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$240 is crazy in my opinion. $120 is more reasonable.
While I went into what is entailed in the process, it is not like the shop is paying the tech and others specfically for the test, they are already on the clock and if they weren't doing this, they would be doing something else. Again I do not disagree that $60/per is high and worse it will stop people, like yourself from getting the test done.
 
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caliksier

In the parking lot (formerly "At the base lodge")
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While I went into what is entailed in the process, it is not like the shop is paying the tech and others specfically for the test, they are already on the clock and if they weren't doing this, they would be doing something else. Again I do not disagree that $60/per is high and worse it will stop people, like yourself from getting the test done.
Right on Phil, they have costs to pay but for me, where my head goes, $240 is one less night in a hotel and one less day on the slopes. I totally hear everyone else saying, "try your whole season and maybe the next gone if you dont come out of your skis during a bad fall." I get that too which is why I came here...

Good site with rational and well thought out discussions... Thank you.
 

fatbob

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I have been having them tested each year, does everyone else have them tested every year?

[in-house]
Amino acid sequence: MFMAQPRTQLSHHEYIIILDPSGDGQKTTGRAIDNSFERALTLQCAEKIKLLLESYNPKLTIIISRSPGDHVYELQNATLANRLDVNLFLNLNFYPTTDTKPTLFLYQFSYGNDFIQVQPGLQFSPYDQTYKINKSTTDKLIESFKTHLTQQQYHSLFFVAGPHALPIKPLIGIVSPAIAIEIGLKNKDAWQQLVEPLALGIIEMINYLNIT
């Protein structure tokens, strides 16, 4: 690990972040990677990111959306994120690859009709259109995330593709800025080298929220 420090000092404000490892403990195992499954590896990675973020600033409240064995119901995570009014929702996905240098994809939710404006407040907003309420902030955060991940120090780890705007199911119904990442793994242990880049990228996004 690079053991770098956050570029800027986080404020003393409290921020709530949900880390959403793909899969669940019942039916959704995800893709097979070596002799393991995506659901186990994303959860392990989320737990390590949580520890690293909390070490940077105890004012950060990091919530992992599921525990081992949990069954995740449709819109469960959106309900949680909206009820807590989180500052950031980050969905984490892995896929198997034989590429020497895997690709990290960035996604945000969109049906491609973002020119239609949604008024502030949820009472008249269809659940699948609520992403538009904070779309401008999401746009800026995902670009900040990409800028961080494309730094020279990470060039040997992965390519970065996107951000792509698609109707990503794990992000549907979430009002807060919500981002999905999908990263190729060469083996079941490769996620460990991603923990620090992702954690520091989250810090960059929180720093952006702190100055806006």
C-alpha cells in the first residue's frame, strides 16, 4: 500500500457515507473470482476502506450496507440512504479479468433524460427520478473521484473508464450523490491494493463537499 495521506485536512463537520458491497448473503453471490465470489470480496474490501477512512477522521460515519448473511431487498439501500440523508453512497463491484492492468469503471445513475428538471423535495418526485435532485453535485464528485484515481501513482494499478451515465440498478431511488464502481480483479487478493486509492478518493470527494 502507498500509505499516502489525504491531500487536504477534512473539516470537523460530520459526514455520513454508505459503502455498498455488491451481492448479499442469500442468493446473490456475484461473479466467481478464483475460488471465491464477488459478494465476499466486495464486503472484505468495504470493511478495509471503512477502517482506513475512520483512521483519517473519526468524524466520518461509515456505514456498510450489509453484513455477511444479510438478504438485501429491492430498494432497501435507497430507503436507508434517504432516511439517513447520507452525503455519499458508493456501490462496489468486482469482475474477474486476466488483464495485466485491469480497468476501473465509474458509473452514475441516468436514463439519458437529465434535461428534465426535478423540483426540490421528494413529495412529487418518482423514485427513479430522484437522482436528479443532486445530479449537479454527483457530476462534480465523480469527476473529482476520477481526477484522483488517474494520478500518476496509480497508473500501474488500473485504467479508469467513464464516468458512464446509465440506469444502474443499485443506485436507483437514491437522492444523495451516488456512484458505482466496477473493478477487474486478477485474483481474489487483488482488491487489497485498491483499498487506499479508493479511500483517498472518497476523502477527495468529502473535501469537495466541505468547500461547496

Speaking only for myself -no. And I suspect you ask the majority of skiers with their own skis they won't even have heard of a torque test or been in a store which has the equipment. And I wouldn't bet that everything in a large rental fleet is rigourously release tested every season.

But you have to make your own risk decisions on what you are comfortable with. In mine I factor in the risk that the shop might still get it wrong and the ability to sue them isn't that valuable to me given all the other variables in play to prove their negligence caused my injury.
 

François Pugh

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I used to test them every year....by falling and adjusting up or down if needed.
I haven't done that the last few years.

What I would do, if I wanted to test the release torque and the alternative was $60 a shot, is build a form and use a torque wrench. However, I'm more interested in adjusting up or down from the recommended chart DIN number that was arrived at using fuzzy logic on whether I'm a 3 or a 3+.

Before anyone cries, "Think of the children!" That's no more dangerous than doing your own electrical work on your house and auto mechanics.

But that's just me; I like to live dangerously.
 

EricG

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Here is the link to the binding release calibrator. This + some training and you will no longer need the shop in town to test your bindings.

 

Tony S

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Right on Phil, they have costs to pay but for me, where my head goes, $240 is one less night in a hotel and one less day on the slopes. I totally hear everyone else saying, "try your whole season and maybe the next gone if you dont come out of your skis during a bad fall." I get that too which is why I came here...

Good site with rational and well thought out discussions... Thank you.
<threadDrift>
The reality you're running into here is that off the shelf retail pricing for almost anything ski related tends to be high because the market can support it, regardless of whether it seems "fair" to people like us making the vain attempt to compare prices for analogous goods or services in the "everyday world." (Although even there ... I don't want to think about what an average visit to my car mechanic costs.)